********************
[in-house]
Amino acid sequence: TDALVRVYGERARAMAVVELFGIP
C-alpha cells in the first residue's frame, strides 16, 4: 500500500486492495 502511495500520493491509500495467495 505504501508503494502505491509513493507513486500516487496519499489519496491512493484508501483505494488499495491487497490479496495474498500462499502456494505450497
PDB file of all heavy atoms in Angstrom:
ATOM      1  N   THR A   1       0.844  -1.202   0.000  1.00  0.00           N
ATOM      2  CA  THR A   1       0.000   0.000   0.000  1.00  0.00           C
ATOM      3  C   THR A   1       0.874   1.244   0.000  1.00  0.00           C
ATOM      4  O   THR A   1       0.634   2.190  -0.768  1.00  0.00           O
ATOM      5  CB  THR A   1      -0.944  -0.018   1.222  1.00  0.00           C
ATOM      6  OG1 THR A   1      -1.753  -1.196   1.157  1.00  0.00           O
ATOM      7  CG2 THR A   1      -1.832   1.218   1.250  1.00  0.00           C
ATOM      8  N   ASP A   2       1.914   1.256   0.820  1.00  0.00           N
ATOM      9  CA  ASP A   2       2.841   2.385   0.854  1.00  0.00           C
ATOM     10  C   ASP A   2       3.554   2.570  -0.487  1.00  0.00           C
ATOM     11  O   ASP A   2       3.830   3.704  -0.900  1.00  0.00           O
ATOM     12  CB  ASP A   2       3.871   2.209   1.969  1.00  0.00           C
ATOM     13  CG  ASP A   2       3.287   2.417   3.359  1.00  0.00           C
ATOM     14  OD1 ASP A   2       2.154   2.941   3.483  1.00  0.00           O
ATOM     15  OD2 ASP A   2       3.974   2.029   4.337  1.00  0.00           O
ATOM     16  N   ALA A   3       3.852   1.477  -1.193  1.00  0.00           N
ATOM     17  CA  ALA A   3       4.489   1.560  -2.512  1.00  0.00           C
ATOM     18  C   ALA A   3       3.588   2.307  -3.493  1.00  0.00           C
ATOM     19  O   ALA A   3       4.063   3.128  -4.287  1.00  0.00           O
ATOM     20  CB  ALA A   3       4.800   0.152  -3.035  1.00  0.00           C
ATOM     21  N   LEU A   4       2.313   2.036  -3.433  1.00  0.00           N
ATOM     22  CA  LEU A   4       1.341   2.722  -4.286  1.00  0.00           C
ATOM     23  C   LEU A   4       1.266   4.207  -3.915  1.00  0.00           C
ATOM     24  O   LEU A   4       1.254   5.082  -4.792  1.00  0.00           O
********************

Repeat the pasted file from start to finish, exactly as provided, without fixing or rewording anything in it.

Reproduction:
[in-house]
Amino acid sequence: TDALVRVYGERARAMAVVELFGIP
C-alpha cells in the first residue's frame, strides 16, 4: 500500500486492495 502511495500520493491509500495467495 505504501508503494502505491509513493507513486500516487496519499489519496491512493484508501483505494488499495491487497490479496495474498500462499502456494505450497
PDB file of all heavy atoms in Angstrom:
ATOM      1  N   THR A   1       0.844  -1.202   0.000  1.00  0.00           N
ATOM      2  CA  THR A   1       0.000   0.000   0.000  1.00  0.00           C
ATOM      3  C   THR A   1       0.874   1.244   0.000  1.00  0.00           C
ATOM      4  O   THR A   1       0.634   2.190  -0.768  1.00  0.00           O
ATOM      5  CB  THR A   1      -0.944  -0.018   1.222  1.00  0.00           C
ATOM      6  OG1 THR A   1      -1.753  -1.196   1.157  1.00  0.00           O
ATOM      7  CG2 THR A   1      -1.832   1.218   1.250  1.00  0.00           C
ATOM      8  N   ASP A   2       1.914   1.256   0.820  1.00  0.00           N
ATOM      9  CA  ASP A   2       2.841   2.385   0.854  1.00  0.00           C
ATOM     10  C   ASP A   2       3.554   2.570  -0.487  1.00  0.00           C
ATOM     11  O   ASP A   2       3.830   3.704  -0.900  1.00  0.00           O
ATOM     12  CB  ASP A   2       3.871   2.209   1.969  1.00  0.00           C
ATOM     13  CG  ASP A   2       3.287   2.417   3.359  1.00  0.00           C
ATOM     14  OD1 ASP A   2       2.154   2.941   3.483  1.00  0.00           O
ATOM     15  OD2 ASP A   2       3.974   2.029   4.337  1.00  0.00           O
ATOM     16  N   ALA A   3       3.852   1.477  -1.193  1.00  0.00           N
ATOM     17  CA  ALA A   3       4.489   1.560  -2.512  1.00  0.00           C
ATOM     18  C   ALA A   3       3.588   2.307  -3.493  1.00  0.00           C
ATOM     19  O   ALA A   3       4.063   3.128  -4.287  1.00  0.00           O
ATOM     20  CB  ALA A   3       4.800   0.152  -3.035  1.00  0.00           C
ATOM     21  N   LEU A   4       2.313   2.036  -3.433  1.00  0.00           N
ATOM     22  CA  LEU A   4       1.341   2.722  -4.286  1.00  0.00           C
ATOM     23  C   LEU A   4       1.266   4.207  -3.915  1.00  0.00           C
ATOM     24  O   LEU A   4       1.254   5.082  -4.792  1.00  0.00           O